4. Build trust at every opportunity. Trust is a behavior. You must vocalize, explain and expect it.
  5. Rebuild and maintain your base. Focus on those closest to you — employees, retirees, their families — and those who the organization has relationships with.
  6. Manage the victim dimension. Victims and critics live forever; they are always with you. Pay attention to them. Not doing this often reignites their criticisms and your untrustworthiness.
  7. Manage your own destiny. Everything said, written, broadcast or otherwise created about you and your organization lives forever. You need a strategy to correct, clarify and comment. Failure to manage your own destiny leaves it to somebody else who is ready to do it for you.

Your management recovery mantra should be: If it’s simple, sensible, sincere, constructive and positive, then do it now. Forget the rest.

The greatest ethical leadership responsibility is to recognize, talk about and lead those whose careers are advancing rapidly. After all, the urge to act unethically in small ways happens every day.


The Lexicon of Trust

One of the most serious challenges of building trust and ensuring positive relationships with customers, allies, colleagues, government and employees is what it takes to establish that trust in the first place.

It is, by far, easier to recognize the pattern of the behaviors and attitudes that damage trust or, at least, bring credibility and ethical behavior into question.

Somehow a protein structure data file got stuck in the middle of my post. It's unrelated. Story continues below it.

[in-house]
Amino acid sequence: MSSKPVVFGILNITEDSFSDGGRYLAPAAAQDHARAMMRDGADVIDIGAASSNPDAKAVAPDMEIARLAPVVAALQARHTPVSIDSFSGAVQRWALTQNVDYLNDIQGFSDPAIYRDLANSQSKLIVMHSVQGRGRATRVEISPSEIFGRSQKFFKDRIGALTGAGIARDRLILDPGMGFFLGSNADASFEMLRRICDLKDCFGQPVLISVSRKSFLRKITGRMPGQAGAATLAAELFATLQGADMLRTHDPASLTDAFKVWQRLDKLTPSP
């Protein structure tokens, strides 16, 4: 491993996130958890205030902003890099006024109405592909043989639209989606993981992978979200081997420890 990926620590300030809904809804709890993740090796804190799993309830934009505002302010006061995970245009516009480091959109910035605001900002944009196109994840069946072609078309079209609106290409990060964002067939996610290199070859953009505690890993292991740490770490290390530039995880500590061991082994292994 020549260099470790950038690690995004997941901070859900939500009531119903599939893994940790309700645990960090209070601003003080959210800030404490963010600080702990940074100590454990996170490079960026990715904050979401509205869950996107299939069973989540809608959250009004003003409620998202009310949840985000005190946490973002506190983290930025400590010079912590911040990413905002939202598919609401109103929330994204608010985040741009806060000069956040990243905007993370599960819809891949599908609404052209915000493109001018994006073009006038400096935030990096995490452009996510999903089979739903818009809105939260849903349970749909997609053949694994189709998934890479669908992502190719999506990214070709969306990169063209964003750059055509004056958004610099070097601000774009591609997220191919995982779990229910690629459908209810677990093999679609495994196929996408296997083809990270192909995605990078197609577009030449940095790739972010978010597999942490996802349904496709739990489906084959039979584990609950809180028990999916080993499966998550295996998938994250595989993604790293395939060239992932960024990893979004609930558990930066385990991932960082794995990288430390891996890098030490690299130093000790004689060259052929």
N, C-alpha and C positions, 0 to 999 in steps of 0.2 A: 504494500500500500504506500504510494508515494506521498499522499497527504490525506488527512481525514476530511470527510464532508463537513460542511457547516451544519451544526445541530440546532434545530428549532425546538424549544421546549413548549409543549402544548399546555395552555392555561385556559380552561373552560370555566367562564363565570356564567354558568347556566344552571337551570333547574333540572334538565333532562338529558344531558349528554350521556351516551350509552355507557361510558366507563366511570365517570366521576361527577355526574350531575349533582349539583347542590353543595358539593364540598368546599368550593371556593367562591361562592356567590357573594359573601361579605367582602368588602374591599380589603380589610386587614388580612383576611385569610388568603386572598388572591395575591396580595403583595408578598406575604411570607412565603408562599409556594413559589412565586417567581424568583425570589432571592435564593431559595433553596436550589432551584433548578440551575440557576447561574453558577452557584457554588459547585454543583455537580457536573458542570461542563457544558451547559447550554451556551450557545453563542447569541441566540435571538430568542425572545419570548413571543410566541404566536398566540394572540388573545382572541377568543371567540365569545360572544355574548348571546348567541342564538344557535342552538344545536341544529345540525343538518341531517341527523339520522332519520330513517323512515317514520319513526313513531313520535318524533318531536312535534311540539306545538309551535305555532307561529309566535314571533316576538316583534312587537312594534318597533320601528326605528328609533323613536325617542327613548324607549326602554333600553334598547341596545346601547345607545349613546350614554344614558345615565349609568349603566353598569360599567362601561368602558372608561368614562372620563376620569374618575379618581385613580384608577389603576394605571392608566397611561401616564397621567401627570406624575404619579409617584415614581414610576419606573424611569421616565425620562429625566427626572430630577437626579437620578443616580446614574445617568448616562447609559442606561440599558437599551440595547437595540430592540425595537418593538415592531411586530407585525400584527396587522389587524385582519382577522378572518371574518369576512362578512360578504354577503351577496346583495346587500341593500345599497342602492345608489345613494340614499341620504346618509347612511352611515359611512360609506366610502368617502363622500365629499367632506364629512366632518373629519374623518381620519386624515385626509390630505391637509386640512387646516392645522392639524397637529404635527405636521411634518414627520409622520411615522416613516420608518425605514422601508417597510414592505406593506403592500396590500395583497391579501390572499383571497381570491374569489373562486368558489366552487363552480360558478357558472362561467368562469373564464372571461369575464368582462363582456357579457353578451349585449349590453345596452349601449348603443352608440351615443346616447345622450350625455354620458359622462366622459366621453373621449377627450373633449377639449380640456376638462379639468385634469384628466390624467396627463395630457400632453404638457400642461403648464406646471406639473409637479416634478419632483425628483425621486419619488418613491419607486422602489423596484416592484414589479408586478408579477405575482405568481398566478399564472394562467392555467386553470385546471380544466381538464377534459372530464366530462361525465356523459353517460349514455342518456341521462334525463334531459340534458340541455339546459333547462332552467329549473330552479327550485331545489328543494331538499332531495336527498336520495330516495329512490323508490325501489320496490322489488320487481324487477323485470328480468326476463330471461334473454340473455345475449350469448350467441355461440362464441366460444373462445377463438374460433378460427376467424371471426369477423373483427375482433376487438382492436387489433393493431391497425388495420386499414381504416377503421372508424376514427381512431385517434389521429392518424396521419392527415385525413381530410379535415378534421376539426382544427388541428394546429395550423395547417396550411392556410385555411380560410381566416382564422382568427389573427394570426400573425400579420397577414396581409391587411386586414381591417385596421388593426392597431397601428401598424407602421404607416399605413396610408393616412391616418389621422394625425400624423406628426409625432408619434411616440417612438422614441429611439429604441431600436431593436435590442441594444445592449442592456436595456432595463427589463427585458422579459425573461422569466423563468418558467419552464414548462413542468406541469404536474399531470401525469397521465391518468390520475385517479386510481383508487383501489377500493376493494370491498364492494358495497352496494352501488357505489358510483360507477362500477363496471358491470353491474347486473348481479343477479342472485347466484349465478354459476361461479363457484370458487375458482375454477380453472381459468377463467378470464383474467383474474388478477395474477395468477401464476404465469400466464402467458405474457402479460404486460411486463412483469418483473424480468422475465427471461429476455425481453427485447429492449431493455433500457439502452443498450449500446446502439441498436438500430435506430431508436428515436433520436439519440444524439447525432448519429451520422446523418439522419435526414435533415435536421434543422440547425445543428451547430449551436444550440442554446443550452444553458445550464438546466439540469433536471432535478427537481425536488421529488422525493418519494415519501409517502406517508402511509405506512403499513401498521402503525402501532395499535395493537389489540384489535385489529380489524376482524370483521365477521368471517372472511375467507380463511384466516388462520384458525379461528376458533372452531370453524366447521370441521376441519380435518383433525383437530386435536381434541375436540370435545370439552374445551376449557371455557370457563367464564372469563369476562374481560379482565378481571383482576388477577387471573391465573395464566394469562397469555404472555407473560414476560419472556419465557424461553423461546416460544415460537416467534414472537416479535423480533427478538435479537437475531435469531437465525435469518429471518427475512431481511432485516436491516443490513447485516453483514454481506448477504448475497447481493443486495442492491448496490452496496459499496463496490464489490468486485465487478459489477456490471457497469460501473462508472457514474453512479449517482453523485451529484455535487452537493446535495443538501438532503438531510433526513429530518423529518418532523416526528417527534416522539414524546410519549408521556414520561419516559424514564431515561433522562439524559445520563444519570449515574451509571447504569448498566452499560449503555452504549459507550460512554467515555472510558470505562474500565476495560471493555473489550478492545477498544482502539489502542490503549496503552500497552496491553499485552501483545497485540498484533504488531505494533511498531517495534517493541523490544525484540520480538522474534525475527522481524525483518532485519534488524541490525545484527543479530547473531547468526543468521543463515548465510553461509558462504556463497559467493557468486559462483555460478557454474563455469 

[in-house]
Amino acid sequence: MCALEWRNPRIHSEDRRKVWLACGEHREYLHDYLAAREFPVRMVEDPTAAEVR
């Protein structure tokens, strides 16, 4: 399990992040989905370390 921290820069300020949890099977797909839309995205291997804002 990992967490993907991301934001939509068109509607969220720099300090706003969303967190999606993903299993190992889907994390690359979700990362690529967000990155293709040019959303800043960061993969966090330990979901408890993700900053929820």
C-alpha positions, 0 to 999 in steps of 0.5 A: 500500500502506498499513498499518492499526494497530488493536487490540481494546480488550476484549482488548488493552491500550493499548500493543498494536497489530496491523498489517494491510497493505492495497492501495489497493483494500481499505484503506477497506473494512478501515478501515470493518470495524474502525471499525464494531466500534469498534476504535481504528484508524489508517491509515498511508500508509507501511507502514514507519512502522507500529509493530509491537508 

Trust is a fragile magical substance like the lignin in trees — it’s the glue that holds the fiber of relationships together. Trust is the most vulnerable agent in a relationship and is the product of ethical behavior.

Here is the Lexicon of Trust Building Concepts:

  1. Trust: Generally the absence of fear; that feeling of reliability and that adverse situations, pain or mistakes have less impact or can be pre-empted if there is a trusted relationship
  2. Candor: Truth with an attitude delivered very promptly — truth plus the facts, truth plus some perspective, truth that reflects the value of other observations on the same set of circumstances and facts
  3. Credibility: Always conferred by others on those whose past behavior, track record and accomplishments warrant it
  4. Integrity: Uncompromising adherence to a code of values by people, products and companies, with the attributes of credibility, candor and sincerity
  5. Sympathy: The ongoing, often continuous, verbalization of regret, embarrassment or personal humiliation, promptly conveyed (i.e., feeling truly sorry for someone who is experiencing pain, but stopping short of taking on that pain)
  6. Empathy/Compassion: Actions that speak louder than words. Empathy and compassion are about doing good and letting the good be self-evident and speak for itself — J.L.
James E. Lukaszewski, ABC, APR, Fellow PRSA, is primarily interested in helping organizations and leaders manage crises, and the negative career impacts that crises impose on leaders. He is an emeritus member of PRSA’s Board of Ethics and Professional Standards.